Fake Meltdown and Spectre Patch Phishing Emails
Date: Jan 10, 2018
Take note – cyber criminals have already jumped on the ‘Meltdown and Spectre’ bandwagon with patch phishing attacks. You need to take action now.
* Vendors are quickly rolling out patches. Microsoft and Google did so last Thursday. Patch quickly but with discretion: not all anti-virus programs are compatible with the updates.
* Be alert for social engineering scams related to the bug announcements. These follow most major cyber incidents, and Meltdown and Spectre are no different. Remind your employees of your patching policies and notification practices (a ready-to-send email to your users is below). Remind your end users that they’re the last line of defence.
* Your IT end users may notice that some of the services they use seem to be moving more slowly. This may not be evidence of a problem, but rather a sign that those services, cloud providers in particular, are taking steps to mitigate the risk.
* ARM, Apple and AMD processors are known to be afflicted with Spectre – these chips are widely used in distributed, set-it-and-forget-it, Internet-of-things devices. This means the risk is likely to linger there the longest.
* The disclosure suggests a human problem. Google found the flaws last summer and vendors have been quietly working to prepare fixes since then. The news broke suddenly, and before fixes were entirely ready, because Google determined that someone, somewhere, had begun to leak the news.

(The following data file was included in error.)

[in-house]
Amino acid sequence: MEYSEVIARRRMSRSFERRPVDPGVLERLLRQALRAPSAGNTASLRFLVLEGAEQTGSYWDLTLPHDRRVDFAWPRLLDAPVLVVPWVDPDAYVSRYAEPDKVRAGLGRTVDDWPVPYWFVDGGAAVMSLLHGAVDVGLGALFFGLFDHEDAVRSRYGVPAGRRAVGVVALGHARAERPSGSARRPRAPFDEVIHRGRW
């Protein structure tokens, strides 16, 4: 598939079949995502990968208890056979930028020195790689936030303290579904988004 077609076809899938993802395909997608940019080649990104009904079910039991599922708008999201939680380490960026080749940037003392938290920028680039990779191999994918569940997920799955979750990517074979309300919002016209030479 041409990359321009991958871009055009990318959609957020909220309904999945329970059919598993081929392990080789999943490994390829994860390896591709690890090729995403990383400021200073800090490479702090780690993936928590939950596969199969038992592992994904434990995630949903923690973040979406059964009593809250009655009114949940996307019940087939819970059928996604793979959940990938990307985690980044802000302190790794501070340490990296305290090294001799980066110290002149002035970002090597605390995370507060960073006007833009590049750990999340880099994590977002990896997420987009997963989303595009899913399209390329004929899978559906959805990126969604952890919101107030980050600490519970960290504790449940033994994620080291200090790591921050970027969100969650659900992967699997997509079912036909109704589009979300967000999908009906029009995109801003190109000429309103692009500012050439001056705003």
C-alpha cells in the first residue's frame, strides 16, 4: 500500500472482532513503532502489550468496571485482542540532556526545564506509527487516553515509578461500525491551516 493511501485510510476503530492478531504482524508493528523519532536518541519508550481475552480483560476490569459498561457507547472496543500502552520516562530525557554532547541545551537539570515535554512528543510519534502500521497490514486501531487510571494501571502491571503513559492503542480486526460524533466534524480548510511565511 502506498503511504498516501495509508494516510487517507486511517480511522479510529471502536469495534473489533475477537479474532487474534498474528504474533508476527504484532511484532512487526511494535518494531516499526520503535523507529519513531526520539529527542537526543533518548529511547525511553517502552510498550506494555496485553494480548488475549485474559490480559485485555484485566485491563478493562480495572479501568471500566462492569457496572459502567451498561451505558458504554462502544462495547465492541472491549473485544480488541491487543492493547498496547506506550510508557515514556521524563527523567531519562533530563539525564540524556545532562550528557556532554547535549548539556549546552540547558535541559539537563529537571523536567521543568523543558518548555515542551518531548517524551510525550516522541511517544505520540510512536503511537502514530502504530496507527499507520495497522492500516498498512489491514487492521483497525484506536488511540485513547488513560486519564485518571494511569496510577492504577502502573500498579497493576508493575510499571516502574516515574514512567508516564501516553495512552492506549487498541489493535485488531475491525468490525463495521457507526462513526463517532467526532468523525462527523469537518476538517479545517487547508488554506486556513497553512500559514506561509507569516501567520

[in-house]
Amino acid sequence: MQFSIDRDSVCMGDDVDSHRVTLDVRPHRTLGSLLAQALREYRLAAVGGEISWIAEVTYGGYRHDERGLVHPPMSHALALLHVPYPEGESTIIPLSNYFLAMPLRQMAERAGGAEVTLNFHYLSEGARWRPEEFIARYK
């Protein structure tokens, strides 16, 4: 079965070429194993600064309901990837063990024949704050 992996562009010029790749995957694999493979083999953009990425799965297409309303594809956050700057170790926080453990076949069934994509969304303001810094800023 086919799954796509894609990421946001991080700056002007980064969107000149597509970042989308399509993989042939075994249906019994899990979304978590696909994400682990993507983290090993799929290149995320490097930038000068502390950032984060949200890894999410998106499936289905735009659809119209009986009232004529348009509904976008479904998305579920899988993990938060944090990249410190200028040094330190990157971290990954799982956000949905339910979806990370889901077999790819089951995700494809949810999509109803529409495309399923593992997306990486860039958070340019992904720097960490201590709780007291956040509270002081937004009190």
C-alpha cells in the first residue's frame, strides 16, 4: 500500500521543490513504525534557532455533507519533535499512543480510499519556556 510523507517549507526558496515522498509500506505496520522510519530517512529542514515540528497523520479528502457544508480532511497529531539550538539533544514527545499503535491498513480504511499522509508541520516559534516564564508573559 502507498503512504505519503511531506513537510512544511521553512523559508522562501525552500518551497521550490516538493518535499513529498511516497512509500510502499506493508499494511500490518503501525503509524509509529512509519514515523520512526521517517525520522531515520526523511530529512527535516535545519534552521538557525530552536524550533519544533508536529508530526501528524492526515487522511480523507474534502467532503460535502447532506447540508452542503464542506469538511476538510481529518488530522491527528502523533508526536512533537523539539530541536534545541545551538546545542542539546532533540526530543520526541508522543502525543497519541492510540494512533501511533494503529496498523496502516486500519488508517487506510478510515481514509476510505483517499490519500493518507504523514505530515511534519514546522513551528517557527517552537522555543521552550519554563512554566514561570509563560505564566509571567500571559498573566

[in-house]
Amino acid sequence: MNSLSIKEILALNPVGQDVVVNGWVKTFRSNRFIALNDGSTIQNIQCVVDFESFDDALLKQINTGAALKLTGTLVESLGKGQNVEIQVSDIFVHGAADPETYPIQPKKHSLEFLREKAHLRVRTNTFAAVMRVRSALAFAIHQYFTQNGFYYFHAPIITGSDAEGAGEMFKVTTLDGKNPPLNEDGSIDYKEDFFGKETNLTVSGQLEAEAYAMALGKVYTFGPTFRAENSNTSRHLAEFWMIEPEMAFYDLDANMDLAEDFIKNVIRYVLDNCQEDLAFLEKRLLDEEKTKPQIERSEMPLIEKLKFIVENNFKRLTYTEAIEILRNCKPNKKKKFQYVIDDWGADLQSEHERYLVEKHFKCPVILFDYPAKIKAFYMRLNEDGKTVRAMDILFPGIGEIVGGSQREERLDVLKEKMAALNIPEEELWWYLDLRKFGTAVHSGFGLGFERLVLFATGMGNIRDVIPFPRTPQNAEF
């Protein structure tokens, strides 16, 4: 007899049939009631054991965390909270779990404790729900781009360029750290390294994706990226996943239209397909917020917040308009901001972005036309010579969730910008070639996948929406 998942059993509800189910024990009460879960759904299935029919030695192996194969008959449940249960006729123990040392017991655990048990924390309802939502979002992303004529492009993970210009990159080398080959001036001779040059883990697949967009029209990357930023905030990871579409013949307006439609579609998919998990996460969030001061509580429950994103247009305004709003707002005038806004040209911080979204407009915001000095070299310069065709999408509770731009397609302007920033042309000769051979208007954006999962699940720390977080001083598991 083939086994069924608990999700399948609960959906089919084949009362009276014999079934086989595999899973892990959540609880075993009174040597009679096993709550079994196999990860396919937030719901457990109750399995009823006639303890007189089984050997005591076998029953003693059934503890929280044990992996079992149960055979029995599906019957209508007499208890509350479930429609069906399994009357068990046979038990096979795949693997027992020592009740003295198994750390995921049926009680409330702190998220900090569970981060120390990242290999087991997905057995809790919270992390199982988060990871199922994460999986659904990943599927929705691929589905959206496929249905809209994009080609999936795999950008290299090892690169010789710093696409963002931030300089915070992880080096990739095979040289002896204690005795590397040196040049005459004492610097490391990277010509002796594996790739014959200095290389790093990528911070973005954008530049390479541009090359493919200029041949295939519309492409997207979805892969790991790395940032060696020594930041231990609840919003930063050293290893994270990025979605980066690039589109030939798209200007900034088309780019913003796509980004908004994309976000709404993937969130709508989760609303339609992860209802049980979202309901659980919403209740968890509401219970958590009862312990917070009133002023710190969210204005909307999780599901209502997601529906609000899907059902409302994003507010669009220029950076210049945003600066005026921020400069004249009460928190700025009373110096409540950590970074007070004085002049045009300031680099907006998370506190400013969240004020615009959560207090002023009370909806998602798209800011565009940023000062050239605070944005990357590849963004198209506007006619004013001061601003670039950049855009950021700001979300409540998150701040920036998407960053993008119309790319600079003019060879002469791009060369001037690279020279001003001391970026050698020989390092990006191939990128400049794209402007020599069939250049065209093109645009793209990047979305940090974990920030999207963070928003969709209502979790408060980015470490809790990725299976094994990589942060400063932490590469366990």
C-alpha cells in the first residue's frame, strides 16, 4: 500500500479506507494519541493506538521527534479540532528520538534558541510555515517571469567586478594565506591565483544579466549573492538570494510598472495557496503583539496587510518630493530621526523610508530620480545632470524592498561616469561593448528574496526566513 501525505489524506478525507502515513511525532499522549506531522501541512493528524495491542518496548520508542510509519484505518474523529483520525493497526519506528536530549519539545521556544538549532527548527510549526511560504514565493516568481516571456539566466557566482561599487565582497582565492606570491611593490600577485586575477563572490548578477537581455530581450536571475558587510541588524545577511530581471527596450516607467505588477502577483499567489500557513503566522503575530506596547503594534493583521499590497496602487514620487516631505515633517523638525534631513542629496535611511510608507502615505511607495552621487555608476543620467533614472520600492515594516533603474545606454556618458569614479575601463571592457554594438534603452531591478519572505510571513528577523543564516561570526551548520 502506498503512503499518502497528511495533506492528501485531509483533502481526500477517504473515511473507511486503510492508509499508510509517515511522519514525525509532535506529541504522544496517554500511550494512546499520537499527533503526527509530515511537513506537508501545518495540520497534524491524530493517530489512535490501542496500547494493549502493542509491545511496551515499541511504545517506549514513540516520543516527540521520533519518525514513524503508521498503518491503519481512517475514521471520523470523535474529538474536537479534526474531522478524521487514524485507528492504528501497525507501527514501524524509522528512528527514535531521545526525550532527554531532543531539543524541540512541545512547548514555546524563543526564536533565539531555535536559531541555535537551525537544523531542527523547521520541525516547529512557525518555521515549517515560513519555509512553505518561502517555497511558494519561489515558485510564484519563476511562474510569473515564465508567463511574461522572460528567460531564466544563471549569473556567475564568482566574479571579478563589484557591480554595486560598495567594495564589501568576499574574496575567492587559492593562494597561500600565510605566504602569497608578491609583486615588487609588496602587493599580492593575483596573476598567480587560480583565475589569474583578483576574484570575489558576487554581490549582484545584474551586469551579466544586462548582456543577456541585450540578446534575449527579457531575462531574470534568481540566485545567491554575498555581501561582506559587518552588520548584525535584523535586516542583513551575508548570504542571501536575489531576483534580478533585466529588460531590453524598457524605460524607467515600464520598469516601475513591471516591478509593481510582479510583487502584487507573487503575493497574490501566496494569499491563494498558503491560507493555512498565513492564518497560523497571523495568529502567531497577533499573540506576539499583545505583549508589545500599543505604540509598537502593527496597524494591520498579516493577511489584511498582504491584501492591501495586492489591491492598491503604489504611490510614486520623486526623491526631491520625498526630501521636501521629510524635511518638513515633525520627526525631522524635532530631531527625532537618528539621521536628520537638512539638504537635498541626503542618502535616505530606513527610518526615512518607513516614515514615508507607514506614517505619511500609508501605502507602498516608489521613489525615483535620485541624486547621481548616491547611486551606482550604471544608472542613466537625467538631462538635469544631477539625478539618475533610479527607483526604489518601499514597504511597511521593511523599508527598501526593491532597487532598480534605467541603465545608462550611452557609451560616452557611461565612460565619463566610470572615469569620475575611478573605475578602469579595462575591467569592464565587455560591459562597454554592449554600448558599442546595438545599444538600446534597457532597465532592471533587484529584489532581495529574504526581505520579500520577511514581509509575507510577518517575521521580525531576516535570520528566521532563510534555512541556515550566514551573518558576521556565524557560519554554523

Text you can copy / paste and send to your IT end users:
Computer researchers have recently found out that the main chip in most modern computers—the CPU—has a hardware bug. It’s really a design flaw in the hardware that has been there for years. This is a big deal because it affects almost every computer on our network, including your workstation and all our servers.
This hardware bug allows malicious programs to steal data that is being processed in your computer memory. Normally, applications are not able to do that because they are isolated from each other and the operating system. This hardware bug breaks that isolation.
So, if cyber criminals are able to get malicious software running on your computer, they can access your passwords stored in a password manager or browser, your emails, instant messages and even business-critical documents. Not good.
What Are We Doing About This?
We need to update and patch all machines on the network. This is going to take some time, some of the patches are not even available yet. We also may have to replace some mission-critical computers to fix this.
In the meantime, you need to be extra vigilant, with security top of mind and Think Before You Click.